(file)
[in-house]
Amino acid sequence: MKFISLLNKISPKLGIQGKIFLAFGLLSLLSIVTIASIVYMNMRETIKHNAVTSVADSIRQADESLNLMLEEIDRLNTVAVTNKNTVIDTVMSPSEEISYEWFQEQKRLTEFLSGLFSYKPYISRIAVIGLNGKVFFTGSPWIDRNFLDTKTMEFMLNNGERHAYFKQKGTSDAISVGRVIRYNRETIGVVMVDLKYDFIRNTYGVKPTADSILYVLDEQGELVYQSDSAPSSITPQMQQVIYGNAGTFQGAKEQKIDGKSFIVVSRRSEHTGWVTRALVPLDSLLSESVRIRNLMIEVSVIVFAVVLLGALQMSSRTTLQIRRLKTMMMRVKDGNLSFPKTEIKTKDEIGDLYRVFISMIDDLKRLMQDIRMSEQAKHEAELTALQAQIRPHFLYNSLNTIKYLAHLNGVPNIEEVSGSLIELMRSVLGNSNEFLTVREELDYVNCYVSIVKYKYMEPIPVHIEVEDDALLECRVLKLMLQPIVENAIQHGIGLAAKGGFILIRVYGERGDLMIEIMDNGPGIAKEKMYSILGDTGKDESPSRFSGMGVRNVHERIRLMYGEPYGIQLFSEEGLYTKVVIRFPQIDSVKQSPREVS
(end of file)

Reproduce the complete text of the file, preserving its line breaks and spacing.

[in-house]
Amino acid sequence: MKFISLLNKISPKLGIQGKIFLAFGLLSLLSIVTIASIVYMNMRETIKHNAVTSVADSIRQADESLNLMLEEIDRLNTVAVTNKNTVIDTVMSPSEEISYEWFQEQKRLTEFLSGLFSYKPYISRIAVIGLNGKVFFTGSPWIDRNFLDTKTMEFMLNNGERHAYFKQKGTSDAISVGRVIRYNRETIGVVMVDLKYDFIRNTYGVKPTADSILYVLDEQGELVYQSDSAPSSITPQMQQVIYGNAGTFQGAKEQKIDGKSFIVVSRRSEHTGWVTRALVPLDSLLSESVRIRNLMIEVSVIVFAVVLLGALQMSSRTTLQIRRLKTMMMRVKDGNLSFPKTEIKTKDEIGDLYRVFISMIDDLKRLMQDIRMSEQAKHEAELTALQAQIRPHFLYNSLNTIKYLAHLNGVPNIEEVSGSLIELMRSVLGNSNEFLTVREELDYVNCYVSIVKYKYMEPIPVHIEVEDDALLECRVLKLMLQPIVENAIQHGIGLAAKGGFILIRVYGERGDLMIEIMDNGPGIAKEKMYSILGDTGKDESPSRFSGMGVRNVHERIRLMYGEPYGIQLFSEEGLYTKVVIRFPQIDSVKQSPREVS